The gradual rise in temperatures will generate a decrease in water flow that could endanger at the end of the century the survival of the Cola de Caballo waterfall in Ordesa National Park, in the Aragonese Pyrenees, in times of low water, according to a study carried out by researchers from the Geological and Mining Institute of Spain (IGME).
The research is based on the forecasts of climate models that foresee that the average temperature in the Pyrenees may rise at the end of the century between 2 and 7.1 degrees, ascent that will gradually cause less precipitation in the form of snow and the snow cover that forms will last less.
According to the study, in which members of the Otxola caving group have collaborated, the water discharged from the Garcés spring comes mainly from the infiltration of the snow melt, which also conditions the internal geometry of the karst duct network (geological formations shaped by water).
A quarter of this water infiltrates in a concentrated way through deep chasms that connect the land surface with this network galleries, discharging through the Garcés spring in just ten days.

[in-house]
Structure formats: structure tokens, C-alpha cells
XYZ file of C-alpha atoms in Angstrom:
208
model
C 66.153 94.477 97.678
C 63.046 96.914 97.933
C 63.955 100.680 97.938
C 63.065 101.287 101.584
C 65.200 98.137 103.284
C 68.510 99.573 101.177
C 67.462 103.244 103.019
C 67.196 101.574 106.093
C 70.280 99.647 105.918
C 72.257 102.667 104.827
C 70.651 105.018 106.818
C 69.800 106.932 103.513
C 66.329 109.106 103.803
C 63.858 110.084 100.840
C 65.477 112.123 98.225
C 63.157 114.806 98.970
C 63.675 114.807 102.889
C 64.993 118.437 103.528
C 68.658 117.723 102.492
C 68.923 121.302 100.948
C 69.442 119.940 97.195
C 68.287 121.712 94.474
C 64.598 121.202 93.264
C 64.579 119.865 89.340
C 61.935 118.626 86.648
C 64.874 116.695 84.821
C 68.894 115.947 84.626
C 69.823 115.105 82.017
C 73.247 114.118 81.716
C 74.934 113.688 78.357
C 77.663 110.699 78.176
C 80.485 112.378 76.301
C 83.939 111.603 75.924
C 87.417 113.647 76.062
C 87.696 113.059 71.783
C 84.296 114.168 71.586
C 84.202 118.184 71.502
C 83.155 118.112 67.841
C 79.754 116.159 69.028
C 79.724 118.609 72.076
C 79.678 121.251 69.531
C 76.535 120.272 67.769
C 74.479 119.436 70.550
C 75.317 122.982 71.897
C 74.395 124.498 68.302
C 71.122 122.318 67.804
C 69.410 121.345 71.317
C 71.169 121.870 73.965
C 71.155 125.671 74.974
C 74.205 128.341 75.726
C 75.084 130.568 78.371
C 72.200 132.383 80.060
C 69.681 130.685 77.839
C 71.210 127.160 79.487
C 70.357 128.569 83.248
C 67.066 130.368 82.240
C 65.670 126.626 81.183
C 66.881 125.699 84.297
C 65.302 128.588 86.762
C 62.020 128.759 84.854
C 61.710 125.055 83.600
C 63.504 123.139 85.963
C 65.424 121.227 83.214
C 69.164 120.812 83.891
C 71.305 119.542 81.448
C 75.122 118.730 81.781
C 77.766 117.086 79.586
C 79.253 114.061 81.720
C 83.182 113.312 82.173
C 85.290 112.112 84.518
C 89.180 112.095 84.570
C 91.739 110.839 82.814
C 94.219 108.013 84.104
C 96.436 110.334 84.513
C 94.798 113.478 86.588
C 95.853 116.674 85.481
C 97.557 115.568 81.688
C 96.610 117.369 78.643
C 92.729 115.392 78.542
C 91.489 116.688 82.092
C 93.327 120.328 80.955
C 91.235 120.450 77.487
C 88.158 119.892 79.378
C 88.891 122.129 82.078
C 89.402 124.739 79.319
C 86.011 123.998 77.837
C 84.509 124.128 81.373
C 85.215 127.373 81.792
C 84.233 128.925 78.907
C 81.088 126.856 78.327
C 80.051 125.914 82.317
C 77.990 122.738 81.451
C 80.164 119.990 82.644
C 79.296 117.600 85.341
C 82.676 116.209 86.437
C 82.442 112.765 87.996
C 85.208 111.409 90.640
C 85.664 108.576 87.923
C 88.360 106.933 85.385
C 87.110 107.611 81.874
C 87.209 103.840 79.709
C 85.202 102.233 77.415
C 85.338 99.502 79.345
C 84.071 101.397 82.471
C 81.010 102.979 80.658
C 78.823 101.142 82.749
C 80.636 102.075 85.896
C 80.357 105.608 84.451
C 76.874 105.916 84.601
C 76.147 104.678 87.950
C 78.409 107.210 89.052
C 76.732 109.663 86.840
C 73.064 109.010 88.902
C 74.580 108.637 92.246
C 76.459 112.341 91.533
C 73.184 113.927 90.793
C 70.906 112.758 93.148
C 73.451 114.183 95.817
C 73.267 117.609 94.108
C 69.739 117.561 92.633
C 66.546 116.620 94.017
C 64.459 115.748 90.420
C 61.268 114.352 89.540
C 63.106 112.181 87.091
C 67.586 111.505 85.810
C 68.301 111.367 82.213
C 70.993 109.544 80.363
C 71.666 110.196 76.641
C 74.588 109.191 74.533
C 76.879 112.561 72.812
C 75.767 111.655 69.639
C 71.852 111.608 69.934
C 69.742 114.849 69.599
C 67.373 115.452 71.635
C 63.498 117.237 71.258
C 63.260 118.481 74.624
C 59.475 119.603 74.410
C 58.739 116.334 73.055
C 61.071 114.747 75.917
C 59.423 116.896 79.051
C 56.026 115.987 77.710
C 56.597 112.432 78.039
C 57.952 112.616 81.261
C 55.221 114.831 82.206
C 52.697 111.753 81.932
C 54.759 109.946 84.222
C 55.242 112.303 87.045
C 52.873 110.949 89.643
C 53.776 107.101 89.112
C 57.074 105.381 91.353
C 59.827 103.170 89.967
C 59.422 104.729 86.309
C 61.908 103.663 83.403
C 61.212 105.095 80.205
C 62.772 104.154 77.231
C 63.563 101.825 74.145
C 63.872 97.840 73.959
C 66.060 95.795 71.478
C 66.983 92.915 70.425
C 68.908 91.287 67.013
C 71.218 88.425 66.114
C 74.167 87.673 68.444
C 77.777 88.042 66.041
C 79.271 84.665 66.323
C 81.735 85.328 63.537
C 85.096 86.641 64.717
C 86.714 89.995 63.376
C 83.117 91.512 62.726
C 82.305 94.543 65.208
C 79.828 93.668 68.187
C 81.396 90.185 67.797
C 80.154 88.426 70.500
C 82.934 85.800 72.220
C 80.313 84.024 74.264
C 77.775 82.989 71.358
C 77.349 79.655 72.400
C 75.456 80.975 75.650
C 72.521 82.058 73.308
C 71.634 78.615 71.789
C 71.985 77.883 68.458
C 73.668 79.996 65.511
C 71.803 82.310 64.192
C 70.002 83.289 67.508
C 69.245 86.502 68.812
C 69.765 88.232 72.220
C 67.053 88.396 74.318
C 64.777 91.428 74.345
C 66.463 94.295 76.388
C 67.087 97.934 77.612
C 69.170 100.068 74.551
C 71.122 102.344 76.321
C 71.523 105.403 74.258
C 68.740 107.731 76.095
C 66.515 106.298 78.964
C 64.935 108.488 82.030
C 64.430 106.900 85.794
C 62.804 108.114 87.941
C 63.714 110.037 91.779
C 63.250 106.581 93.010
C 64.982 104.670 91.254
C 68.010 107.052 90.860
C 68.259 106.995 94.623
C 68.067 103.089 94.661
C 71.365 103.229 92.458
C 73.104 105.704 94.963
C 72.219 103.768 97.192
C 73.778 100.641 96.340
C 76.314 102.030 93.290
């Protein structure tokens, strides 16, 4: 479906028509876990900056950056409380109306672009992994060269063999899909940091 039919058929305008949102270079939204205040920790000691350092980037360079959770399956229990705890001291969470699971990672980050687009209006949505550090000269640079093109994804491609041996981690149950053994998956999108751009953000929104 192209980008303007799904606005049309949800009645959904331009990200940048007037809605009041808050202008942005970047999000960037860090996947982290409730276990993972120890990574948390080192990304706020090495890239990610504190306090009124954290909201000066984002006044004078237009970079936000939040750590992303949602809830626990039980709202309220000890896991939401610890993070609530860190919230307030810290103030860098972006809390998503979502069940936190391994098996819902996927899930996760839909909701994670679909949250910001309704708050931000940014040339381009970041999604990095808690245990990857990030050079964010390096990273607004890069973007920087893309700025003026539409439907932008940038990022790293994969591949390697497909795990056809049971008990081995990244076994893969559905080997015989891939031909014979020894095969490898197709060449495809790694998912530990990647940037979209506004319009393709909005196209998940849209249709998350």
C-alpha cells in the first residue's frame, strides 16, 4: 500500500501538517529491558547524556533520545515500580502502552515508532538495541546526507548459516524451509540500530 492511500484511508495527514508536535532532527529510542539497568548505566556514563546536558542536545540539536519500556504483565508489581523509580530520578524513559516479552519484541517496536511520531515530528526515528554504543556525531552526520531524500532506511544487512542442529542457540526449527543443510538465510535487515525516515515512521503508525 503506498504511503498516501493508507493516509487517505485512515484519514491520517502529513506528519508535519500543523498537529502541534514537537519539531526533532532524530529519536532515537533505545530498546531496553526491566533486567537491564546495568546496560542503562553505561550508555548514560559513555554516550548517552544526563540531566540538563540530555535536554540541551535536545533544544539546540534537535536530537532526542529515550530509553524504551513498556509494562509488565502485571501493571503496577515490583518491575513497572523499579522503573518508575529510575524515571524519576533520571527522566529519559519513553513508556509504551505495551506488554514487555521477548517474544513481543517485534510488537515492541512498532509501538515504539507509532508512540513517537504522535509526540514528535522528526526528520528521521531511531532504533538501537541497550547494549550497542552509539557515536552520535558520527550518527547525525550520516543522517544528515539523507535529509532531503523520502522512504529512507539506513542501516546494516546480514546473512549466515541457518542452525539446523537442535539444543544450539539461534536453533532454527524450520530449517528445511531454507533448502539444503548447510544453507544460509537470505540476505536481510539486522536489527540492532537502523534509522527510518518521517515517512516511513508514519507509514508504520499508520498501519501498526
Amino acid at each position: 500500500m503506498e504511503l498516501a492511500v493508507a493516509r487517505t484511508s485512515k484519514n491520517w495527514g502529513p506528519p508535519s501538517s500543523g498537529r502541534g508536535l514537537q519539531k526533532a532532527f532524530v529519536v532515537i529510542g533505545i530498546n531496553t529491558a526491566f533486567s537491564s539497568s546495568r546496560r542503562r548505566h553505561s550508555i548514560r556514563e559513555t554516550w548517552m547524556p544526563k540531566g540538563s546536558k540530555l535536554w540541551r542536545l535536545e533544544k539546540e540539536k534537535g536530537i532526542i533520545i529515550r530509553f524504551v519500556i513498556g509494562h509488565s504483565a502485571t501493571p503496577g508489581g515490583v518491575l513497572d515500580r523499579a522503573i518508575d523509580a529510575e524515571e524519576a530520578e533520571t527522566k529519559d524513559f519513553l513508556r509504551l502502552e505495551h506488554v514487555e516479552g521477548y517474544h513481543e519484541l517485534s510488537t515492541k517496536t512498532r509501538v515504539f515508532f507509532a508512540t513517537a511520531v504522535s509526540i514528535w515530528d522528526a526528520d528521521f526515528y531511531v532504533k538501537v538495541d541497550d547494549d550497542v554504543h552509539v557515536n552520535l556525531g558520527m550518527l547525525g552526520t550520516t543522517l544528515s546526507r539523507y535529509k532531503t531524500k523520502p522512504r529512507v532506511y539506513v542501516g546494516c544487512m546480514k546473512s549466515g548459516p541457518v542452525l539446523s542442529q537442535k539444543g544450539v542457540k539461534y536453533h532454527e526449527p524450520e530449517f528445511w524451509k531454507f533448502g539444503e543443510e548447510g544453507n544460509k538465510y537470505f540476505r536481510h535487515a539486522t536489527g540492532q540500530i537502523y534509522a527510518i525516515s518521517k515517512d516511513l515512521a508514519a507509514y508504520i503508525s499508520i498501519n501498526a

However, the remaining three-quarters of the snow melt water infiltrates, diffusely, through the extensive network of fractures and joints that have the Paleocene-Eocene limestones that emerge on the surface of the land until reach the water table of the aquifer.
From that point, the groundwater begins to flow sub-horizontally with a laminar flow regime, reaching the discharge point at the Garcés spring after an underground trip lasting just over a year, according to the IGME in a press release.
Abundance of accumulated snow in fall, winter and spring guarantees a generous recharge of the aquifer through the efficient infiltration of the snow melt, which translates into a continuous and stable discharge of the aquifer, responsible for generating the base flow that maintains the visual splendor of the Cola de Caballo waterfall, which readers of the British newspaper ‘The Guardian’ have named as the most beautiful waterfall in the world.
If the forecasts of the climate models are confirmed, rainfall in the form of snow would reduce, which would cause the snow cover that is formed to last less and therefore the diffuse recharge that guarantees the discharge flows and the survival of the waterfall as it is known today would be reduced.
He IGME team of scientists It is made up of Jorge Jódar, Antonio González, Sergio Martos, Javier Heredia and Luis Javier Lambán (project manager) and has had the collaboration of Fernando Carmena, José Ignacio Gómez, Marta Quintana and Elena Villagrasa (director of the Park) as well as the Otxola caving group.
This activity is part of the European project PIRAGUA (EFA 210/16) “Assessment and prospective of the water resources of the Pyrenees in a context of climate change, and adaptation measures with impact on the territory (2018-2020)”.